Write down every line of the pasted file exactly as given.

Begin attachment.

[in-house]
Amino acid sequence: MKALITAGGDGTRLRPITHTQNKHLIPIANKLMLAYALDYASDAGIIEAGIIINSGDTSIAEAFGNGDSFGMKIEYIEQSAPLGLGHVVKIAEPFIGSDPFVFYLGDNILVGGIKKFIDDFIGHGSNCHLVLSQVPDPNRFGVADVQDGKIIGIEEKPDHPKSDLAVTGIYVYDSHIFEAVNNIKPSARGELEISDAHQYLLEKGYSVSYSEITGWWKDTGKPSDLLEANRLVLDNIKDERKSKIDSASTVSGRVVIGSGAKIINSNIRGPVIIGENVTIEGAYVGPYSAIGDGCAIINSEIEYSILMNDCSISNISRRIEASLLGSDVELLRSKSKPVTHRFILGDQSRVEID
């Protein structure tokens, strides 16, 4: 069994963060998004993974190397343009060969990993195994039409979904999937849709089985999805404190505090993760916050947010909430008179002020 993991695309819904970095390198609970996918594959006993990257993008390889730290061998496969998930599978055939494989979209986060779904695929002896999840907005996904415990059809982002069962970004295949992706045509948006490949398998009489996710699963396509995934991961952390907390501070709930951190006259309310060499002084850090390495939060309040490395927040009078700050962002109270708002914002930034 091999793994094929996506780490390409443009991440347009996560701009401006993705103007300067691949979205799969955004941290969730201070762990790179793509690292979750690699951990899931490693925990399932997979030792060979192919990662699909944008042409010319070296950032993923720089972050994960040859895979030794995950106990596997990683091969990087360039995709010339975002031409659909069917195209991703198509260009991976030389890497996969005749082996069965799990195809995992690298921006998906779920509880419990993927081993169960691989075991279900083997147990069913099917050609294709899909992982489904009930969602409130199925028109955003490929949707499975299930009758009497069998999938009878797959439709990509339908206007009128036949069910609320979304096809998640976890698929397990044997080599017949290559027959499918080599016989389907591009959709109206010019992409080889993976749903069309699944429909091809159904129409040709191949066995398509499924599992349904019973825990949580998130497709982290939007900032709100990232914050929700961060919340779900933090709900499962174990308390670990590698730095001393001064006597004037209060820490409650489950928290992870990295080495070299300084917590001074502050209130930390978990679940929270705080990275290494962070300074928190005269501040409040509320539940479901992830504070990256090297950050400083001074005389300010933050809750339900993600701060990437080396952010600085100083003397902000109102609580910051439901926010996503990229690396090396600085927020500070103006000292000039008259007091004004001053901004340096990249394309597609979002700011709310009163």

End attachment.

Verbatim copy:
[in-house]
Amino acid sequence: MKALITAGGDGTRLRPITHTQNKHLIPIANKLMLAYALDYASDAGIIEAGIIINSGDTSIAEAFGNGDSFGMKIEYIEQSAPLGLGHVVKIAEPFIGSDPFVFYLGDNILVGGIKKFIDDFIGHGSNCHLVLSQVPDPNRFGVADVQDGKIIGIEEKPDHPKSDLAVTGIYVYDSHIFEAVNNIKPSARGELEISDAHQYLLEKGYSVSYSEITGWWKDTGKPSDLLEANRLVLDNIKDERKSKIDSASTVSGRVVIGSGAKIINSNIRGPVIIGENVTIEGAYVGPYSAIGDGCAIINSEIEYSILMNDCSISNISRRIEASLLGSDVELLRSKSKPVTHRFILGDQSRVEID
């Protein structure tokens, strides 16, 4: 069994963060998004993974190397343009060969990993195994039409979904999937849709089985999805404190505090993760916050947010909430008179002020 993991695309819904970095390198609970996918594959006993990257993008390889730290061998496969998930599978055939494989979209986060779904695929002896999840907005996904415990059809982002069962970004295949992706045509948006490949398998009489996710699963396509995934991961952390907390501070709930951190006259309310060499002084850090390495939060309040490395927040009078700050962002109270708002914002930034 091999793994094929996506780490390409443009991440347009996560701009401006993705103007300067691949979205799969955004941290969730201070762990790179793509690292979750690699951990899931490693925990399932997979030792060979192919990662699909944008042409010319070296950032993923720089972050994960040859895979030794995950106990596997990683091969990087360039995709010339975002031409659909069917195209991703198509260009991976030389890497996969005749082996069965799990195809995992690298921006998906779920509880419990993927081993169960691989075991279900083997147990069913099917050609294709899909992982489904009930969602409130199925028109955003490929949707499975299930009758009497069998999938009878797959439709990509339908206007009128036949069910609320979304096809998640976890698929397990044997080599017949290559027959499918080599016989389907591009959709109206010019992409080889993976749903069309699944429909091809159904129409040709191949066995398509499924599992349904019973825990949580998130497709982290939007900032709100990232914050929700961060919340779900933090709900499962174990308390670990590698730095001393001064006597004037209060820490409650489950928290992870990295080495070299300084917590001074502050209130930390978990679940929270705080990275290494962070300074928190005269501040409040509320539940479901992830504070990256090297950050400083001074005389300010933050809750339900993600701060990437080396952010600085100083003397902000109102609580910051439901926010996503990229690396090396600085927020500070103006000292000039008259007091004004001053901004340096990249394309597609979002700011709310009163």